3:58 pm

Photo of Melissa PriceMelissa Price (Durack, Liberal Party) Share this | | Hansard source

When reading the opposition's MPI today, one expression springs to mind: the pot calling the kettle black—especially when we have heard the detail from the Minister for the Environment about how Labor paid more than $30 billion to some of Australia's big polluters. In contrast, the coalition made a comprehensive range of commitments to Australians at the last election, and we are delivering. We said we would get rid of the carbon tax, and we have kept our promise. Together with those opposite, we all want to protect, preserve and sustain the environment for Australians now and for future Australians. At least we have that in common. Those opposite introduced a carbon tax, and if their intention was to reduce CO2 emissions, then it has been an abysmal failure. The carbon tax achieved less than a one per cent decrease in emissions. But it did achieve some things. It pushed up the cost of living for Australian families and made it even harder to do business in Australia. Whilst those opposite's intentions were perhaps admirable, their execution was abominable. Why is that? First, we know it was an unpopular tax; second, it was championed by a very unpopular Prime Minister; and third, the plan did not work and the modelling was flawed.

Here are some tips now for Labor. First, learn to listen; second, check the credentials of your leader; and, third, most importantly, do your homework before announcing someone else's light-bulb idea. Yet again, we on this side are fixing the problem. Like everything we have inherited, otherwise known as Labor's appalling legacy, we are fixing it.

The Australian people wanted to get rid of the carbon tax. We got rid of it and we have delivered on our promise. If the other side get a chance, we all know they will bring back the carbon tax. The Australian people wanted lower electricity prices, which soared under Labor. We lowered them—again we delivered. We promised the Australian people an emissions reduction fund, which would lead to real actions, direct actions, to reduce emissions—again we delivered, but we are doing it in a way that is not pulling the rug out from under Australian businesses and families.

With the help of those who can work collaboratively, we shall protect existing projects and we will proceed sensitively. We will continue our record of progress and delivering on promises, and working with the crossbenchers for mutual gain and to build a stronger Australia. We on this side have our eye on the ball, on the ultimate outcome. That is what it is all about. Those opposite are stuck in the swamp and need to lift their heads above the waterline. The carbon tax is gone and direct action will help Australia to achieve the bipartisan, five per cent cut to 2011 emissions by 2020.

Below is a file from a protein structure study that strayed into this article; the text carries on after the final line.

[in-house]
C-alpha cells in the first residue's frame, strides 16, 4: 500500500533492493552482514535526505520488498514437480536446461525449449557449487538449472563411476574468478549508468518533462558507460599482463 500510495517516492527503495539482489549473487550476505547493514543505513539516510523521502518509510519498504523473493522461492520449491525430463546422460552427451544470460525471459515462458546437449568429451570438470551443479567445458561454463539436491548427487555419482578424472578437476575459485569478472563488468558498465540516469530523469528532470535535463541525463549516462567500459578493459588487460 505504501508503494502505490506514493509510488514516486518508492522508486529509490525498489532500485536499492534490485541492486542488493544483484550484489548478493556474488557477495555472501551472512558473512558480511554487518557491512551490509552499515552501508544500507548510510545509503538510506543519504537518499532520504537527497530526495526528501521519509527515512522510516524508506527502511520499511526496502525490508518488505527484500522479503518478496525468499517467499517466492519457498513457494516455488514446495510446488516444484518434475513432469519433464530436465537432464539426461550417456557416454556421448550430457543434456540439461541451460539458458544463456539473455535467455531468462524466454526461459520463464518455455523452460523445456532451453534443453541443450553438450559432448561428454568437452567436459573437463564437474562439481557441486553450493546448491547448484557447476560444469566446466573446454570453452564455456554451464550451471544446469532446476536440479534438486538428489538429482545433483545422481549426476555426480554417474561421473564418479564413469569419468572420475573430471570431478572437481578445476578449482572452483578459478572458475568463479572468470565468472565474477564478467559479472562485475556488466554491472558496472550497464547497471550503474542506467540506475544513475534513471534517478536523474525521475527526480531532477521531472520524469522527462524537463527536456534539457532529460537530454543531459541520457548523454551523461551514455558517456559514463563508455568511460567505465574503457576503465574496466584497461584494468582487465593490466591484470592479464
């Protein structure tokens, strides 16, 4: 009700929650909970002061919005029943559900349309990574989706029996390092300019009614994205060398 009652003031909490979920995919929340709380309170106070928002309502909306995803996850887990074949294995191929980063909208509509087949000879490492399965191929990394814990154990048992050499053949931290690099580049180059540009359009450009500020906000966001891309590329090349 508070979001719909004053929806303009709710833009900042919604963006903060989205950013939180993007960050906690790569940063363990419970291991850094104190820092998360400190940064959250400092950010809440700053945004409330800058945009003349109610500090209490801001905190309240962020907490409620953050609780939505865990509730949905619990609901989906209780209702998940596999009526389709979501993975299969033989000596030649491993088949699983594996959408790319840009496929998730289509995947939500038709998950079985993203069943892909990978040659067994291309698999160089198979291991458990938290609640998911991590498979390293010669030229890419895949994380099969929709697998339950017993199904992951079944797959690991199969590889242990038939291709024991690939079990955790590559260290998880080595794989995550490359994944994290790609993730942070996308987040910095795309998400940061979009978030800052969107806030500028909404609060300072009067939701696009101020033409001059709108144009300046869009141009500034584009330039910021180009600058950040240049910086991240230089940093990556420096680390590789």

Our government have worked hard and have agreed to make amendments to the Carbon Farming Initiative Act 2014 to provide greater oversight to the Emissions Reduction Assurance Committee. We have agreed to withdraw the Climate Change Authority (Abolition) Bill. We will fund the authority to review emissions trading schemes of five of Australia's key trading partners. But let's remember: that is just a review; it is not a commitment at this point.

Our side have demonstrated we can work with anyone—big business, small business, anyone—as long as we keep the big picture in sight, and that is exactly what we are doing. It is a shame the Labor Party have dealt themselves out of participating in these important negotiations. But we are not distracted. We will not waiver. Those opposite can rant and rave but it falls on deaf ears. We have delivered on our promises. We know the importance of working collaboratively. We have demonstrated that. We have a proven track record. We keep our eye on the ball and on the main game, and we will not be distracted.

It is worth repeating: we all want to protect, preserve and sustain the environment. We have now got rid of Labor's carbon tax, However, we have the emissions target to achieve, not overnight but we are working towards this carefully, sensitively and in collaboration with others, and guarded by a policy which is costed and capped.

4:03 pm

Photo of Ed HusicEd Husic (Chifley, Australian Labor Party, Shadow Parliamentary Secretary to the Shadow Treasurer) Share this | | Hansard source

In years to come when all those on that side have moved on, shuffled off and left MP life, when they are asked by members of the community what they did to address one of the critical issues that affected the nation—climate change—what will their answer be? On one hand, they had their fingers crossed and, on the other hand, they had a gift of cash for big polluters and just hoped that emissions would be reduced. That is all they can say they did. 'We went from a system where we made polluters pay to a system where we paid polluters, where we handed cash over to them and just hoped that they might be interested in being in a system to reduce emissions.'